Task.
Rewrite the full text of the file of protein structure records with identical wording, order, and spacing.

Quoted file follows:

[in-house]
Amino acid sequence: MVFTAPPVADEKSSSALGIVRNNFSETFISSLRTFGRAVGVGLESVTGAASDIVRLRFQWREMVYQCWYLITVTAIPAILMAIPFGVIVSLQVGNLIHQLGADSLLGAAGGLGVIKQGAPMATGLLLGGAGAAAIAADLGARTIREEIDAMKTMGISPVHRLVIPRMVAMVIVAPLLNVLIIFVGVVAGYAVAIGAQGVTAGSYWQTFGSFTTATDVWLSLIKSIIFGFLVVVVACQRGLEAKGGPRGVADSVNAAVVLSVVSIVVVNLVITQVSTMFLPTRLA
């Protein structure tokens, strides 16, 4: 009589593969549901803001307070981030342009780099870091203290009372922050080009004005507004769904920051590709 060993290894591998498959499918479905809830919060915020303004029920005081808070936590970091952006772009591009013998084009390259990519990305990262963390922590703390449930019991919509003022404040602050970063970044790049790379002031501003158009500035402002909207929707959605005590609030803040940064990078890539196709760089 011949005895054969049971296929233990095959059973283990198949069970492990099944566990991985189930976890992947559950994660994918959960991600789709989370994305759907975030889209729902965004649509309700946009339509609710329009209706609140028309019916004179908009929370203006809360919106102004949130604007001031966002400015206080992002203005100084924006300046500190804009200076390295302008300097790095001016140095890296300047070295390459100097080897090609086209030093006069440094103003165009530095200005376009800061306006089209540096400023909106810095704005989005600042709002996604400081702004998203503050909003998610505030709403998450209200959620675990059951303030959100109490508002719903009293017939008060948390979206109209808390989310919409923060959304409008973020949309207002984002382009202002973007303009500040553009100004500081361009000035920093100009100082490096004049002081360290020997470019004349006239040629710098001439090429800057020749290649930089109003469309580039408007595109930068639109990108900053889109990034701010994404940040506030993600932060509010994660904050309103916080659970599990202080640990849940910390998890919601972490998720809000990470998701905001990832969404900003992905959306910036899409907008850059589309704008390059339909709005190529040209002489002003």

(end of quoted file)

[in-house]
Amino acid sequence: MVFTAPPVADEKSSSALGIVRNNFSETFISSLRTFGRAVGVGLESVTGAASDIVRLRFQWREMVYQCWYLITVTAIPAILMAIPFGVIVSLQVGNLIHQLGADSLLGAAGGLGVIKQGAPMATGLLLGGAGAAAIAADLGARTIREEIDAMKTMGISPVHRLVIPRMVAMVIVAPLLNVLIIFVGVVAGYAVAIGAQGVTAGSYWQTFGSFTTATDVWLSLIKSIIFGFLVVVVACQRGLEAKGGPRGVADSVNAAVVLSVVSIVVVNLVITQVSTMFLPTRLA
């Protein structure tokens, strides 16, 4: 009589593969549901803001307070981030342009780099870091203290009372922050080009004005507004769904920051590709 060993290894591998498959499918479905809830919060915020303004029920005081808070936590970091952006772009591009013998084009390259990519990305990262963390922590703390449930019991919509003022404040602050970063970044790049790379002031501003158009500035402002909207929707959605005590609030803040940064990078890539196709760089 011949005895054969049971296929233990095959059973283990198949069970492990099944566990991985189930976890992947559950994660994918959960991600789709989370994305759907975030889209729902965004649509309700946009339509609710329009209706609140028309019916004179908009929370203006809360919106102004949130604007001031966002400015206080992002203005100084924006300046500190804009200076390295302008300097790095001016140095890296300047070295390459100097080897090609086209030093006069440094103003165009530095200005376009800061306006089209540096400023909106810095704005989005600042709002996604400081702004998203503050909003998610505030709403998450209200959620675990059951303030959100109490508002719903009293017939008060948390979206109209808390989310919409923060959304409008973020949309207002984002382009202002973007303009500040553009100004500081361009000035920093100009100082490096004049002081360290020997470019004349006239040629710098001439090429800057020749290649930089109003469309580039408007595109930068639109990108900053889109990034701010994404940040506030993600932060509010994660904050309103916080659970599990202080640990849940910390998890919601972490998720809000990470998701905001990832969404900003992905959306910036899409907008850059589309704008390059339909709005190529040209002489002003």